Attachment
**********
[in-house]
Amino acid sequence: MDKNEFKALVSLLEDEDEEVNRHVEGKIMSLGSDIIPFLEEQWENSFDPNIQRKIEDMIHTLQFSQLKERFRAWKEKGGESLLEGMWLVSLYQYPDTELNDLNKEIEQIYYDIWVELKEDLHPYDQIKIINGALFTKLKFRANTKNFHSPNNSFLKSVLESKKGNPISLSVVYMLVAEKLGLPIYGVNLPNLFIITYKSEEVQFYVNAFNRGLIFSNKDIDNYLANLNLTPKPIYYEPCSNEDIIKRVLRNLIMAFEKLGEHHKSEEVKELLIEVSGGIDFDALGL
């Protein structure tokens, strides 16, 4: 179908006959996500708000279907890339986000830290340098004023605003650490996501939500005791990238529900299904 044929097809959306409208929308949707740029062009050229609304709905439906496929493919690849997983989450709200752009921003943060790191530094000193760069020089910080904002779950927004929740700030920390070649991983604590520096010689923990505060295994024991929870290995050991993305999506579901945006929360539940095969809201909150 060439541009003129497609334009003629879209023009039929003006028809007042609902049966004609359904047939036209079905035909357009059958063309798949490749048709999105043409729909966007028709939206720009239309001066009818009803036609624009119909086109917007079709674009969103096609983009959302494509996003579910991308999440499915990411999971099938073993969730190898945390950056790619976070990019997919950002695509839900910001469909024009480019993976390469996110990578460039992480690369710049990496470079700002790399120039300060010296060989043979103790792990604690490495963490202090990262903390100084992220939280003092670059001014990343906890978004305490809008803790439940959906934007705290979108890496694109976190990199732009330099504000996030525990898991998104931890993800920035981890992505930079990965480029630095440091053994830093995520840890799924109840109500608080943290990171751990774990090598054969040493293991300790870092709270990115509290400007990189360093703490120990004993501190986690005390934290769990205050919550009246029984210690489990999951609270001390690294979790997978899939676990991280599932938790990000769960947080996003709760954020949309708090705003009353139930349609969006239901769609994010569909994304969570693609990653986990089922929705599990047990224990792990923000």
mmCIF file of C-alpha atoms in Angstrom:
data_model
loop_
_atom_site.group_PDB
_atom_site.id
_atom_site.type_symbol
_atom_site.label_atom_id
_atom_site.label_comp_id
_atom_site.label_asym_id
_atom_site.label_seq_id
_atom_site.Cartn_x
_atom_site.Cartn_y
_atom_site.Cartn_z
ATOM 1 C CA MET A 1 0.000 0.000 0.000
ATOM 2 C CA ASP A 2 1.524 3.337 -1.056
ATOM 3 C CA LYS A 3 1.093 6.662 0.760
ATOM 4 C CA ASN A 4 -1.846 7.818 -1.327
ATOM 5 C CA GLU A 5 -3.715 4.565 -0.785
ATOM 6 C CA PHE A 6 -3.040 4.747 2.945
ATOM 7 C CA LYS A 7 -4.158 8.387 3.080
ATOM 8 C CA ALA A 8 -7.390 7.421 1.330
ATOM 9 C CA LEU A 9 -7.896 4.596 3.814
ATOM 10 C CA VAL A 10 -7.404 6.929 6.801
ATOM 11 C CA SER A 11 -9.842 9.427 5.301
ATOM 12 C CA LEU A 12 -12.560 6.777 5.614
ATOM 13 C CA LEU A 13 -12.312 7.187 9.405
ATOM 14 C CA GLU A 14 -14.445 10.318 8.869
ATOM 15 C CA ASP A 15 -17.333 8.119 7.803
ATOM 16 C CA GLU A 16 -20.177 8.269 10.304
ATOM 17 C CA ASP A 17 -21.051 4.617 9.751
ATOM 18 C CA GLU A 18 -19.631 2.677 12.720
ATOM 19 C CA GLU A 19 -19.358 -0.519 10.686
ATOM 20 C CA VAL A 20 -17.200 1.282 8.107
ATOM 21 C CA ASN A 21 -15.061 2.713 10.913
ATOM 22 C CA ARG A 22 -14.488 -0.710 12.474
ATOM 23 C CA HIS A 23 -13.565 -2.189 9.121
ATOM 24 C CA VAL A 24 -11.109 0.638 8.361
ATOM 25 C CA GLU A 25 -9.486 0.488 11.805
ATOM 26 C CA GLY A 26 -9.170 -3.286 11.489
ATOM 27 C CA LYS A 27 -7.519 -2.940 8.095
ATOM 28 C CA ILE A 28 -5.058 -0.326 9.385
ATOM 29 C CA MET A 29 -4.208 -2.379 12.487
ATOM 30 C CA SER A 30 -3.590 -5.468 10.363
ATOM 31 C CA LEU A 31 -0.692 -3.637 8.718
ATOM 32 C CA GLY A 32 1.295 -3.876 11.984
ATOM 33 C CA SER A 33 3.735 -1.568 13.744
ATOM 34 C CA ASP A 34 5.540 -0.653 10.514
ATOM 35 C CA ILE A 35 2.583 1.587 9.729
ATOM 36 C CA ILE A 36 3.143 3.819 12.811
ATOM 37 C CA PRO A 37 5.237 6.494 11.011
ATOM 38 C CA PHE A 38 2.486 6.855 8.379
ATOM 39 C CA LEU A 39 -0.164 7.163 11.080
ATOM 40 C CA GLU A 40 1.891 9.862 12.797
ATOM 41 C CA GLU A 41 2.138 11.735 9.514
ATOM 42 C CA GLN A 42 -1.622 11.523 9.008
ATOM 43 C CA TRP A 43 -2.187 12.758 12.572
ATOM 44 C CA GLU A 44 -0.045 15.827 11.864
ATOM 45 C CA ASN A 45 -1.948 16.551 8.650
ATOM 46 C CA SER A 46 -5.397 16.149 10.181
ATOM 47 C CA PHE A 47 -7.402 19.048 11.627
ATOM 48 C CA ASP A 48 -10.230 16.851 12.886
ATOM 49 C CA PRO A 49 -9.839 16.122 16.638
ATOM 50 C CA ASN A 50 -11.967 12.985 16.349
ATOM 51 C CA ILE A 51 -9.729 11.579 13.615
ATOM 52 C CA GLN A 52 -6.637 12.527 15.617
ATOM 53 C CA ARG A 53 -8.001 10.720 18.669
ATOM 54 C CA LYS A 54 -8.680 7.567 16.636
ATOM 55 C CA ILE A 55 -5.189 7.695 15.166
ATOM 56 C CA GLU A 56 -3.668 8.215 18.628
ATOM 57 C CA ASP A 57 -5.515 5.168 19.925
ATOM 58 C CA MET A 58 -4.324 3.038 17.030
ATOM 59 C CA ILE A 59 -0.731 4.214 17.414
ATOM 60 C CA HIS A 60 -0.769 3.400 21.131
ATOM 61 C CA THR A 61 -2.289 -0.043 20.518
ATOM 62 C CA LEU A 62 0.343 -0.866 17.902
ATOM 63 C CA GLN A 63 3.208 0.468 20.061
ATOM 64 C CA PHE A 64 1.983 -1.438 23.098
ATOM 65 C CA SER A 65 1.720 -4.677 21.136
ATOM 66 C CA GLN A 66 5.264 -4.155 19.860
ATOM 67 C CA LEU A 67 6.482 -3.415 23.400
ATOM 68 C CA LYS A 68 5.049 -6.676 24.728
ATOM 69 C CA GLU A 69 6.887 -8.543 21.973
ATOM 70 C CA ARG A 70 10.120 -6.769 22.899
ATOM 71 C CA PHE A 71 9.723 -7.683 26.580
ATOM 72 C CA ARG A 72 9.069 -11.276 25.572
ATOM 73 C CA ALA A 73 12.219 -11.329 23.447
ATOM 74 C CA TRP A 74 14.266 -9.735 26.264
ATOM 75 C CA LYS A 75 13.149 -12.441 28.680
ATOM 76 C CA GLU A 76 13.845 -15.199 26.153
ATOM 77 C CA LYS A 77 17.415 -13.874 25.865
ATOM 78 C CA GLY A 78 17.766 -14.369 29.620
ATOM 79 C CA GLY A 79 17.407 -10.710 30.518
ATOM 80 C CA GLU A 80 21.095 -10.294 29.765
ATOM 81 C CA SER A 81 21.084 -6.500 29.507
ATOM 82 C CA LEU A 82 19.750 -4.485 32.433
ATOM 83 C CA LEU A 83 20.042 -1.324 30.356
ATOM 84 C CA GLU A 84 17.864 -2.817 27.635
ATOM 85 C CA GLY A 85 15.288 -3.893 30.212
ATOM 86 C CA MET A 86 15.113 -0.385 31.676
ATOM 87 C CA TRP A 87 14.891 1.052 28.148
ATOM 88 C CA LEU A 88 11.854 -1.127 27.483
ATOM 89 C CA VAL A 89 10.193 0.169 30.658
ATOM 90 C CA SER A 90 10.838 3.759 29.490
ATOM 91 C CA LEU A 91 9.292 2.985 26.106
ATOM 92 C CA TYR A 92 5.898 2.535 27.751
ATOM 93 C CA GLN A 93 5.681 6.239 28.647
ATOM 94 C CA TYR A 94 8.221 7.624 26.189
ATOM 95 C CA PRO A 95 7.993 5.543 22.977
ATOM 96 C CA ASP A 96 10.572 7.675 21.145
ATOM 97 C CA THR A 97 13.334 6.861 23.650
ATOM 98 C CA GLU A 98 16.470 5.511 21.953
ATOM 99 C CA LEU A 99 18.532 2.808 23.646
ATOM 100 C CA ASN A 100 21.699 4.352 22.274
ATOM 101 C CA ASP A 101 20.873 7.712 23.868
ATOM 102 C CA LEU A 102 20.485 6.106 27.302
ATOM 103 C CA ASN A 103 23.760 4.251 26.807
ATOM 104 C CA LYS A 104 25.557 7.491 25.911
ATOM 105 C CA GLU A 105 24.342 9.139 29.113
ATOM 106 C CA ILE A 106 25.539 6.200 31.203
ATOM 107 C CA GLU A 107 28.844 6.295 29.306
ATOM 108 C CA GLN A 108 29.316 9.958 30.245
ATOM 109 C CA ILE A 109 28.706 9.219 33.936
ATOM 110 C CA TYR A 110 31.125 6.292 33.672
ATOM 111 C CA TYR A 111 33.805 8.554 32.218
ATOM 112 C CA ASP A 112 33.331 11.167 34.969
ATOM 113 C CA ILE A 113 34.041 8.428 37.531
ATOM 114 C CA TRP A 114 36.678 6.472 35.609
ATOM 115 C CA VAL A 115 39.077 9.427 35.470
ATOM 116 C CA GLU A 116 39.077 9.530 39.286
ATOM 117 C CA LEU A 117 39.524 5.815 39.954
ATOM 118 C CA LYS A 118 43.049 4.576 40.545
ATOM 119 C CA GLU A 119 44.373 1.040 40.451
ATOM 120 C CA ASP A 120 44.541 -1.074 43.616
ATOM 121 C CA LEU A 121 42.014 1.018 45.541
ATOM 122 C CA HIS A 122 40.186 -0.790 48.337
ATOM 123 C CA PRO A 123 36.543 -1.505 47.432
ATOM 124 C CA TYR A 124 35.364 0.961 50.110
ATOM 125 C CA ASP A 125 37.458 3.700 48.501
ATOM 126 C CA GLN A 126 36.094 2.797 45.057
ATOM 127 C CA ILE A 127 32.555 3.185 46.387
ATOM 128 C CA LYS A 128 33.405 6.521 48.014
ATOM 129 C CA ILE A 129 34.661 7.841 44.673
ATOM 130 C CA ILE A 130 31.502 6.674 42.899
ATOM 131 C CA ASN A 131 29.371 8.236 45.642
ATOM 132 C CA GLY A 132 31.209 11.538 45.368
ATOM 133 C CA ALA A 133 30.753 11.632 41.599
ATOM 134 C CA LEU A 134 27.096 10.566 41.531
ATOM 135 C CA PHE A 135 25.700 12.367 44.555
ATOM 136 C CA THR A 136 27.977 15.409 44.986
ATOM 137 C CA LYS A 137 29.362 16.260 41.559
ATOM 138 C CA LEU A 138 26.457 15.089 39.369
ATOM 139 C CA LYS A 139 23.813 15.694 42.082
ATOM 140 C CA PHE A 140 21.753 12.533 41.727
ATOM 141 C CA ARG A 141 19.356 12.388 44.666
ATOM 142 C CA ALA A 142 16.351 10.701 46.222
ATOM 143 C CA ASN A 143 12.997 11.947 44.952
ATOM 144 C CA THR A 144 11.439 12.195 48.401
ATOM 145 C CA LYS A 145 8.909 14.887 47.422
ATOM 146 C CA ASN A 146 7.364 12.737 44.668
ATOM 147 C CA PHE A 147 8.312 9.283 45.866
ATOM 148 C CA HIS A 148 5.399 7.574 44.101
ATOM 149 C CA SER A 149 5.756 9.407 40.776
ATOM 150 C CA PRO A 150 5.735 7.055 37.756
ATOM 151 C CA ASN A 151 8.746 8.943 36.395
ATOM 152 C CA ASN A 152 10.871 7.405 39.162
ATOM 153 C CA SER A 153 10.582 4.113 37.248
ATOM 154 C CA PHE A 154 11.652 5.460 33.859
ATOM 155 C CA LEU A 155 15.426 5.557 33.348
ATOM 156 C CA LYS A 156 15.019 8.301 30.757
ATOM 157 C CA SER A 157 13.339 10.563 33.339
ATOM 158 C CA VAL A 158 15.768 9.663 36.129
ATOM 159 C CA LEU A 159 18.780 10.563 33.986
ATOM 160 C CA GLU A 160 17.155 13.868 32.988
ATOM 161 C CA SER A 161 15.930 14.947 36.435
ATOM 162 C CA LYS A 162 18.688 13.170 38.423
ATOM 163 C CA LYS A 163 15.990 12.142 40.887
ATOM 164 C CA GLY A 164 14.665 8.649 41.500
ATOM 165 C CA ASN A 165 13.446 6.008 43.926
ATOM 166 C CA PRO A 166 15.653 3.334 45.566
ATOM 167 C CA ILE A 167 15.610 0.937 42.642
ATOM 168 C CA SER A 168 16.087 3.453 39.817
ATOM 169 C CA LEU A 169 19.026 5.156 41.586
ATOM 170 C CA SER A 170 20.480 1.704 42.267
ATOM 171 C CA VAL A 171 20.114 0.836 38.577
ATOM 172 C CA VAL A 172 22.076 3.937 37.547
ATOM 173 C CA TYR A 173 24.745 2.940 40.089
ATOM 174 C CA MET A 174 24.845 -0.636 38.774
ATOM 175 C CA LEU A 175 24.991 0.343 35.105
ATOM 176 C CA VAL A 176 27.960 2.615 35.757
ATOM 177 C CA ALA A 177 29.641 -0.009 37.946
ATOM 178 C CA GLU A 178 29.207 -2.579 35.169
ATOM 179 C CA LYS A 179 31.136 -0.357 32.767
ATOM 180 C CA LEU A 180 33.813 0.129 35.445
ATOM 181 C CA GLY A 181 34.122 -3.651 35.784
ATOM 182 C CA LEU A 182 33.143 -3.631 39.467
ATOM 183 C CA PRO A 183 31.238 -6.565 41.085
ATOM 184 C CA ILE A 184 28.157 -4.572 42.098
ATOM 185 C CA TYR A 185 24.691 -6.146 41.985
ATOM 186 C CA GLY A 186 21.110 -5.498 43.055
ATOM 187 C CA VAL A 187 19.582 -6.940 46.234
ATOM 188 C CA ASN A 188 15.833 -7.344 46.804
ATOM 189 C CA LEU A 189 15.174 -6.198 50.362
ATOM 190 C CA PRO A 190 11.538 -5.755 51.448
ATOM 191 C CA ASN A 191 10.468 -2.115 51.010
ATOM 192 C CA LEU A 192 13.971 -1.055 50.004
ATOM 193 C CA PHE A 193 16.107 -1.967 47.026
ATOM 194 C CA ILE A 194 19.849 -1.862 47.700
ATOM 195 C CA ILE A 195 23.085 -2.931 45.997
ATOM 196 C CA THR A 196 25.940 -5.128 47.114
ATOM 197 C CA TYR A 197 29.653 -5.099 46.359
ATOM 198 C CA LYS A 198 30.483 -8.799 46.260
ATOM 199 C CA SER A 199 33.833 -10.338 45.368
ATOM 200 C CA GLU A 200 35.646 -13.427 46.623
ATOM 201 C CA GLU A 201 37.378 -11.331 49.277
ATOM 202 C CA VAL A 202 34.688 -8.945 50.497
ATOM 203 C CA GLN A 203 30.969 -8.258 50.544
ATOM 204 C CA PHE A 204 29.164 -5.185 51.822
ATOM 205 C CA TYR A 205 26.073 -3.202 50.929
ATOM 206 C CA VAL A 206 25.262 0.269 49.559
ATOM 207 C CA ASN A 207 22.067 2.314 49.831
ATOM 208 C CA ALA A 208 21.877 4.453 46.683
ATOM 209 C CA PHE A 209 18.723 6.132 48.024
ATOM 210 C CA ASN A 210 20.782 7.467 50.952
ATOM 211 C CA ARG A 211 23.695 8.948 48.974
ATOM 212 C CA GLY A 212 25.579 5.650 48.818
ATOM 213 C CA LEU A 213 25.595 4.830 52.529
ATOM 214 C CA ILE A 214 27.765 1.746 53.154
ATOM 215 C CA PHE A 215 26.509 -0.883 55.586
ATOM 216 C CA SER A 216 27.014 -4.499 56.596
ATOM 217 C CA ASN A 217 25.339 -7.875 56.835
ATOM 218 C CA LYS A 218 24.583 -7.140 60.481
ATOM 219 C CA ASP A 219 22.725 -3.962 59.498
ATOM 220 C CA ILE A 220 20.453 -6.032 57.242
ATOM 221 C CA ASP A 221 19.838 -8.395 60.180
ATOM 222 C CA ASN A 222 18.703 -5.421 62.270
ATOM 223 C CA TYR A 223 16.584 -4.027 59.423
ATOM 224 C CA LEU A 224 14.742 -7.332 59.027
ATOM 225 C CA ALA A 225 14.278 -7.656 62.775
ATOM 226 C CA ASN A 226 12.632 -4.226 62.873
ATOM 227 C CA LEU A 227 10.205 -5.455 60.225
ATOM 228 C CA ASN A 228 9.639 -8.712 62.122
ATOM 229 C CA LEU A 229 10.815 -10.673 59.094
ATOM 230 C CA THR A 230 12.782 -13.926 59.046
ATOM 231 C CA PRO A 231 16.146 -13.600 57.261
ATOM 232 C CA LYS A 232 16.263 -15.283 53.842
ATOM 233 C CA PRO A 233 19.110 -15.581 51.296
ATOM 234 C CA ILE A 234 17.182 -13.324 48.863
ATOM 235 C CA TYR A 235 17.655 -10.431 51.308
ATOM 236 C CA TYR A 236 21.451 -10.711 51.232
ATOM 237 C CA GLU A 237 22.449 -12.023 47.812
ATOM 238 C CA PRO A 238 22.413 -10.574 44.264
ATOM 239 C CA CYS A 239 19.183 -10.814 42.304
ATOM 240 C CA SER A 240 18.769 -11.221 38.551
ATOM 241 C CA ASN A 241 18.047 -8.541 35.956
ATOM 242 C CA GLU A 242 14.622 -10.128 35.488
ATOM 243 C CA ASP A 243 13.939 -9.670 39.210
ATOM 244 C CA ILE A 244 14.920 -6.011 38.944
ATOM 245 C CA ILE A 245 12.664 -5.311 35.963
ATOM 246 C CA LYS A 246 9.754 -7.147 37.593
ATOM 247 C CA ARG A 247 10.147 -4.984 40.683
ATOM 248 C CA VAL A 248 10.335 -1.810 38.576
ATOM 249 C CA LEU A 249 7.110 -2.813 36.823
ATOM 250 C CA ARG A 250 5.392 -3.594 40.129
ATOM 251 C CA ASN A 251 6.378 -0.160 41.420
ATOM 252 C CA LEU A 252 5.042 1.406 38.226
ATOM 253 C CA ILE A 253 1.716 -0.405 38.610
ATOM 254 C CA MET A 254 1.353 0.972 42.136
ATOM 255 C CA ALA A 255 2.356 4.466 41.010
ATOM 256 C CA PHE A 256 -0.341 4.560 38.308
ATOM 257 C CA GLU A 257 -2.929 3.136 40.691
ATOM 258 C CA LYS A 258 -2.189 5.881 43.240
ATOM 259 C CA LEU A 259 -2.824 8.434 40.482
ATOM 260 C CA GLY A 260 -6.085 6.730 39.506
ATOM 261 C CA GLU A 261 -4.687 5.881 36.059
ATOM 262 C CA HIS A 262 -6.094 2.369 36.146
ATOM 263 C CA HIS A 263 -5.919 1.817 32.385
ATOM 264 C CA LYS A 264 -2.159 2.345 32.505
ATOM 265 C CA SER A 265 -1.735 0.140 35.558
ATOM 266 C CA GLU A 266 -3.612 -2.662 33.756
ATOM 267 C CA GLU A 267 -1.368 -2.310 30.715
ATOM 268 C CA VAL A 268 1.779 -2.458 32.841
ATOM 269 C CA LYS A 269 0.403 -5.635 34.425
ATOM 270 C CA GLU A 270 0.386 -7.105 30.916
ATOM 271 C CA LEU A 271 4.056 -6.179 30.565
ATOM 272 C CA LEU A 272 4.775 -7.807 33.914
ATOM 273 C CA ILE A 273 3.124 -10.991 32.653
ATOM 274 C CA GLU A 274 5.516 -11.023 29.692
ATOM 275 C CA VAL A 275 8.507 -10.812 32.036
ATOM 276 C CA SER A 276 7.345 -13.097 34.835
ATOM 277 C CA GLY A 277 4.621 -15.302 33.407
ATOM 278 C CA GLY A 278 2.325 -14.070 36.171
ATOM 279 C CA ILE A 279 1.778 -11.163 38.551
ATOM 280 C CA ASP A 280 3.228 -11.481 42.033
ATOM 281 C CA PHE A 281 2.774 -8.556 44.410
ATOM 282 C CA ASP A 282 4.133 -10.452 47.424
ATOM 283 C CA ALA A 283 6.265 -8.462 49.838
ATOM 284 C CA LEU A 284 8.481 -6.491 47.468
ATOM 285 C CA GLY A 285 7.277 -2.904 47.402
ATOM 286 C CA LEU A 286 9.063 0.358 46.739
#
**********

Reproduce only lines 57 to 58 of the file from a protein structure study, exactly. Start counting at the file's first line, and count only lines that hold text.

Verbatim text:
ATOM 41 C CA GLU A 41 2.138 11.735 9.514
ATOM 42 C CA GLN A 42 -1.622 11.523 9.008